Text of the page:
NEW ORLEANS (Reuters) - A prolonged slump in U.S. auto sales has left many of the country’s 20,000 new car and truck dealers hanging on by their fingertips.
And the government bailout of General Motors Corp and Cerberus Capital Management LP’s Chrysler LLC in December doesn’t mean the end to the plight of dealers -- whose revenue collectively represents 20 percent of U.S. retail sales.
With the world’s single largest car market expected to shrink further in 2009 amid fragile consumer confidence and tight credit, more than 10 percent of dealerships are likely to shut their doors this year, analysts said.
Survival, not profitability, topped the agenda as thousands of dealers across the country gathered for the annual National Automobile Dealers Association convention in New Orleans.
“People really came here for serious business reasons,” said Richard Llewellyn, a Chrysler dealer in Punta Gorda, Florida. “It’s about how to survive a different market. We are reducing salaries, getting inventories down and becoming creative on where to cut costs,” Llewellyn said.
Analysts and automakers have forecast that U.S. sales of cars and trucks could fall near 10 million units this year, from 13.2 million units in 2008. That would mark the lowest level in 27 years. Sales were 16.2 million units in 2007.
“A 10 million unit industry is an automotive hurricane,” Ford Motor Co marketing and sales chief Jim Farley said on the sidelines of the convention being held in a city that still bears the scars from Hurricane Katrina in 2005.
Last year’s slump forced about 900 dealerships out of the market. In 2009, an additional 2,500 dealerships are expected to go out of business, according to industry restructuring adviser Grand Thornton.
A slowing economy, plunging housing values and credit market strains have all contributed to a deep slump in consumer demand, but dealers cite credit as their biggest concern.
The financial market turmoil has made it extremely hard for consumers to get loans to buy cars and for dealers to finance the glut of unsold cars and trucks on their lots.
“Lack of credit is killing our industry,” said Mike Jackson, chief executive of AutoNation Inc, the largest U.S. public dealership group.
“If we can get some sort of normal credit, we can forget the rest,” Jackson said.
Car loan approval rates have barely improved even after auto finance companies GMAC and Chrysler Financial received government loans of $6 billion and $1.5 billion, respectively, over the past month, he said.
“There’s a little disconnect there,” Jackson said.
CUTS, AND MORE CUTS
Fritz Hitchcock, who owns three Toyota Motor Corp and two BMW AG dealerships in Los Angeles, laid off 230 people last year to cope with declining sales and plans to cut 50 more jobs. He now has 530 employees.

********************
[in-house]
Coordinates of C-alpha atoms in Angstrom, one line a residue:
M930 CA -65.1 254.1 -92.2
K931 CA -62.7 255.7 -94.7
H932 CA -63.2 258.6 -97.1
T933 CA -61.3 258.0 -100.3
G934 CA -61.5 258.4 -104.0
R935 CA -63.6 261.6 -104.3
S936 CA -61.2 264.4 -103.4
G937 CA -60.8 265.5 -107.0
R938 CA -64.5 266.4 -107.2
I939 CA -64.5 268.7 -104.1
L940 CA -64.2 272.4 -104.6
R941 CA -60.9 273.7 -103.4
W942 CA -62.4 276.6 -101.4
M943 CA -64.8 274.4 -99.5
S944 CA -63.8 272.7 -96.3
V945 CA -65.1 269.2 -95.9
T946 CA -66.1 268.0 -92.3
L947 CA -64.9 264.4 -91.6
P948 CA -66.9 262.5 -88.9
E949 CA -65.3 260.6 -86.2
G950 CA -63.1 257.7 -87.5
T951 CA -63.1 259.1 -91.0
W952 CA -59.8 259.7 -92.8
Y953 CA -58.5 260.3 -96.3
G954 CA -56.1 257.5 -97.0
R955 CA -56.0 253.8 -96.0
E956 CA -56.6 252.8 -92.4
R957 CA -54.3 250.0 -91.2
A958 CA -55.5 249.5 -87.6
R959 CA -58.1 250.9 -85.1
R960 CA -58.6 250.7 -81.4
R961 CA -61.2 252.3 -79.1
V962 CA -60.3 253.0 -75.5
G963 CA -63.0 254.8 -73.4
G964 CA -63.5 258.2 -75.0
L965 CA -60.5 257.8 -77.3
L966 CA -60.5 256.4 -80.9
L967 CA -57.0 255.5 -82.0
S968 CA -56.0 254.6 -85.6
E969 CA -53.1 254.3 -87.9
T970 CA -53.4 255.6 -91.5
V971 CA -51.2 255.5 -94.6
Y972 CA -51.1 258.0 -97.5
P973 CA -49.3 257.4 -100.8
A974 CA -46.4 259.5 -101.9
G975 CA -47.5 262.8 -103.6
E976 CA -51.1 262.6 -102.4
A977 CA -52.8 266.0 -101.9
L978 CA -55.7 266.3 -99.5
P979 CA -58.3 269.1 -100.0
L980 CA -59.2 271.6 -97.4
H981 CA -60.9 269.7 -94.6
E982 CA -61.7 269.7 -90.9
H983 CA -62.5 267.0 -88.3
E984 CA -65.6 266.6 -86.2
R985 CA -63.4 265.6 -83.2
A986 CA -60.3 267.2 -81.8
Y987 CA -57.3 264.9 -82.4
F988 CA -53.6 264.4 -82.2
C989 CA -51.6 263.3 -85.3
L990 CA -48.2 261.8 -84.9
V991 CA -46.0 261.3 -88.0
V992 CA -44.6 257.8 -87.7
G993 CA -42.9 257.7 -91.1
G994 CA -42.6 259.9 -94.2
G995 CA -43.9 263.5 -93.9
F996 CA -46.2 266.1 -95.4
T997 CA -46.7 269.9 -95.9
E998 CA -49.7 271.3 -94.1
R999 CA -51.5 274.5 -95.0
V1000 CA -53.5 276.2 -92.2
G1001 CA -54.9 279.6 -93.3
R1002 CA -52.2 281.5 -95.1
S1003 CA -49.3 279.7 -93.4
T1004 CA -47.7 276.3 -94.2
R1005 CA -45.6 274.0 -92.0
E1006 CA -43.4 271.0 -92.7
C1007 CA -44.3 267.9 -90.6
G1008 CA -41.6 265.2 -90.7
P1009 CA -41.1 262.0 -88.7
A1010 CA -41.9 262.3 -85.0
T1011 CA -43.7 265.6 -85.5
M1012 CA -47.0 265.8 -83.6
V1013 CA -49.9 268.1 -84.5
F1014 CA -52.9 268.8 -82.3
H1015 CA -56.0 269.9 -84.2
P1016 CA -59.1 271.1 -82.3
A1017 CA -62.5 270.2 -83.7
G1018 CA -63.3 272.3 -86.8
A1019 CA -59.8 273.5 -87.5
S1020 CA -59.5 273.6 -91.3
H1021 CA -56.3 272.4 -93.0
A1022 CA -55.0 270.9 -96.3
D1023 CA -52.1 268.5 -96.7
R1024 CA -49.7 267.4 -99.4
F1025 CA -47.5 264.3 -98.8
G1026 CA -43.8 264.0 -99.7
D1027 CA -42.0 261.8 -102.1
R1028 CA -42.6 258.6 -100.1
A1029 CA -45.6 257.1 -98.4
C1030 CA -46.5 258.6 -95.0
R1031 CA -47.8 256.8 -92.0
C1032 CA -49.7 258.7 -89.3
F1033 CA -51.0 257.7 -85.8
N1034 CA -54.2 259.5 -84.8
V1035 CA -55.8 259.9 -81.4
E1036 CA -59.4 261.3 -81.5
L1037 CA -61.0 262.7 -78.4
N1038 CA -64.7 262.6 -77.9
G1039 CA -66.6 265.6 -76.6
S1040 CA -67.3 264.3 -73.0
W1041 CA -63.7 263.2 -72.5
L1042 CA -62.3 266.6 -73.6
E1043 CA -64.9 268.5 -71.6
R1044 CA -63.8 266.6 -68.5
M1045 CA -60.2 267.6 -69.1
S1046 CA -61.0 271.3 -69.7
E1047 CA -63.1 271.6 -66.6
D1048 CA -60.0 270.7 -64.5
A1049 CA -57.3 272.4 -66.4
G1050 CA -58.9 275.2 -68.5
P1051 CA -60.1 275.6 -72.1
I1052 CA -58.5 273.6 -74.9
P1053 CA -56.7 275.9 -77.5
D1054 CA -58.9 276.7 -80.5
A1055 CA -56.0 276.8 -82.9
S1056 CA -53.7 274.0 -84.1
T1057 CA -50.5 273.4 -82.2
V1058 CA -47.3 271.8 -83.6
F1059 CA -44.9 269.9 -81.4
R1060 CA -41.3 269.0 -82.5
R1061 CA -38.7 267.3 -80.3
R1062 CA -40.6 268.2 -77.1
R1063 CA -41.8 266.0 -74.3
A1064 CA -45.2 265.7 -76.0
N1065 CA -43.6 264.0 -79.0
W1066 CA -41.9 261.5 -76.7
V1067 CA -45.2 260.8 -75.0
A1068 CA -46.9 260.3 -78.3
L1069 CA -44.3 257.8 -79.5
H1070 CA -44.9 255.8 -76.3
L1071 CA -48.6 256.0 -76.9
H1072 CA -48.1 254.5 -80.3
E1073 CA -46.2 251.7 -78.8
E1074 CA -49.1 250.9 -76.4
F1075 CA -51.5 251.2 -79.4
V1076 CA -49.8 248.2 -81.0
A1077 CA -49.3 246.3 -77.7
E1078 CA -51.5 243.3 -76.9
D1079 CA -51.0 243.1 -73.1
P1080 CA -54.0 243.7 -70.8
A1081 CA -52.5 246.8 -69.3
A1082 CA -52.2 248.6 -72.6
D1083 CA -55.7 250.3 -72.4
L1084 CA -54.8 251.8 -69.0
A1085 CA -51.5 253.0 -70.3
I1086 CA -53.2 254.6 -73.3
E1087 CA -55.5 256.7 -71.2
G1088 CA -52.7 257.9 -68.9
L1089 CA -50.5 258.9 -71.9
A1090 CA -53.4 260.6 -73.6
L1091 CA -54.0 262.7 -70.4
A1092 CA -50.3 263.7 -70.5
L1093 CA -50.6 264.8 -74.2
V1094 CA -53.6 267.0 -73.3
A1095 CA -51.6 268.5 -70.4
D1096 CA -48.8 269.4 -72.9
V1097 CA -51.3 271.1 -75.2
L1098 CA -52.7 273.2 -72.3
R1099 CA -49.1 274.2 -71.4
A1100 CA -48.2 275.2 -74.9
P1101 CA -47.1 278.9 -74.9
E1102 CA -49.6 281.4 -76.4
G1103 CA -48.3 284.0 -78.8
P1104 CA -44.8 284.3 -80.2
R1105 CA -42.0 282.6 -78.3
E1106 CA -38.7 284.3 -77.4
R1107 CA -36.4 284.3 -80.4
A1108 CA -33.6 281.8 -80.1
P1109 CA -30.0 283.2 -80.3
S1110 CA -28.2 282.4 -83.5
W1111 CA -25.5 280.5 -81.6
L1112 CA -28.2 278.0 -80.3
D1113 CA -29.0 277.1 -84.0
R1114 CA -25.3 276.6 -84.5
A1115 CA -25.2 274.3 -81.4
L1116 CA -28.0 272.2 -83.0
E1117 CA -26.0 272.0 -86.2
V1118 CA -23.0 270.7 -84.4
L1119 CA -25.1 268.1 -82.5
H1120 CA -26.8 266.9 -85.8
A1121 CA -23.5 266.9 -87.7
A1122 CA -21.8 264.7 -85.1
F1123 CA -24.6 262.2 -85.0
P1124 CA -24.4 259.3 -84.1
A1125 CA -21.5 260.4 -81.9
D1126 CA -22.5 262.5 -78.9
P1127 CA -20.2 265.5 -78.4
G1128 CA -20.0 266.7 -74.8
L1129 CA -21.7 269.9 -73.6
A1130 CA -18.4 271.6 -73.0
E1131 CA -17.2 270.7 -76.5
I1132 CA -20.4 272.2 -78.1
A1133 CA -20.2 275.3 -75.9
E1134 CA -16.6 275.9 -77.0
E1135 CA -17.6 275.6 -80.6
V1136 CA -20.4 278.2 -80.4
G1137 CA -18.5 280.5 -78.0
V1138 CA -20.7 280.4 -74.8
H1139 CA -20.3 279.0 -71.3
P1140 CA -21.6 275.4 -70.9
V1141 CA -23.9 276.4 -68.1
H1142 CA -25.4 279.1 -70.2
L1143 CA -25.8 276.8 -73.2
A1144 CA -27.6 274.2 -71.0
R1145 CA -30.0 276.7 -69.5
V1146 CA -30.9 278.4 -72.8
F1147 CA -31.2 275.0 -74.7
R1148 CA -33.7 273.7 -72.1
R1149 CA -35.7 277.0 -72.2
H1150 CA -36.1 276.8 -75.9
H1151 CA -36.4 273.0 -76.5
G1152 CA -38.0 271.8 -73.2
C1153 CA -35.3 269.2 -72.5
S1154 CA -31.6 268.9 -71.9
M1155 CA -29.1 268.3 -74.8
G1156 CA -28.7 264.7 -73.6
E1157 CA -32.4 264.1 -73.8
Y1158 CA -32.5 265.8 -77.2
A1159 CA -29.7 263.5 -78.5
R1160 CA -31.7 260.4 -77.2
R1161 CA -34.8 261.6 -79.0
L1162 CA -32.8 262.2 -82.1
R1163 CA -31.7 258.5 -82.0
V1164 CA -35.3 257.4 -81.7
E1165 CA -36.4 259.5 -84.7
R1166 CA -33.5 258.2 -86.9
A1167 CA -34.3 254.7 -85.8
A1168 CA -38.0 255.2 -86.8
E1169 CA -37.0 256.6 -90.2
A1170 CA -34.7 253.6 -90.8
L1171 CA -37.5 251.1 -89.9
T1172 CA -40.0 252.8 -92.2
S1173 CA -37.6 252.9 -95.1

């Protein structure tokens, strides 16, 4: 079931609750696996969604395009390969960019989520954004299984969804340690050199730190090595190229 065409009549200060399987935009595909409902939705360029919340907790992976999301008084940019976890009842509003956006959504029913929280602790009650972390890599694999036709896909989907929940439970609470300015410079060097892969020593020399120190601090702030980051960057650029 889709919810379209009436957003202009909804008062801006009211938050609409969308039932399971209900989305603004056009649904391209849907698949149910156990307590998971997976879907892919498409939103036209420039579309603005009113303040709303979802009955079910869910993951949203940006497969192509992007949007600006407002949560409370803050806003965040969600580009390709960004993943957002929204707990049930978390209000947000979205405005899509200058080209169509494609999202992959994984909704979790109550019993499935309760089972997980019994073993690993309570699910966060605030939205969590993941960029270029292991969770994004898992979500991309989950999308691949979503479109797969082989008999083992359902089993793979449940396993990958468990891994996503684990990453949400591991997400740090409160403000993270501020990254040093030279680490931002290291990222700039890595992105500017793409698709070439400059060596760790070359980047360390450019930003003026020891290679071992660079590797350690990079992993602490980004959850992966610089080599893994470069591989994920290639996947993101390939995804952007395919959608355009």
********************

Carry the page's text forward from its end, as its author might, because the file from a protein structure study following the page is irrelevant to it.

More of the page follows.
“I’m just going home and will continue to cut,” Hitchcock said.
Nevertheless, he is in a better position than dealers for Detroit automakers, he said. Toyota dealerships sell 1,400 cars per year on average, while dealers for GM’s Chevrolet sell 800.
“Do the math; Jesus. How do you do that? It’s sad,” Hitchcock added.
Joseph Vital, a principal at Deloitte, said GM, Chrysler and Ford Motor Co have 30 percent to 40 percent more dealers than they need, but automakers cannot afford to buy out dealers while they are burning cash at an accelerated pace.
All three U.S.-based automakers have outlined plans to shrink their vast retail networks as part of restructuring plans submitted to Congress in December.
Consolidation has been triggered by financial strains, rather than automaker buyouts. Among 287 U.S. Chrysler dealers to go out of business in 2008, 195 left for economic reasons.
“It costs money to consolidate,” GM’s U.S. sales chief Mark LaNeve said. “And we’ve slowed down the activity while we figure out our brand and nameplate situation.”
GM met with its dealers on Sunday, but stopped short of providing updates on its Saab and Hummer brands, which are up for sale, or Saturn, which is under strategic review. In the meantime, dealers complain they are sitting on unsold Saab and Saturn cars with the future of the brands up in the air.
“I have a huge Saab inventory,” said Raymond Ciccolo, who owns GM dealerships including Saab and Hummer in Boston. “I told my guys to lose money and get rid of these things. It’s bad, but how much do I lose by keeping them? I’ve got to just get rid of these things.”
Editing by Gerald E. McCormick
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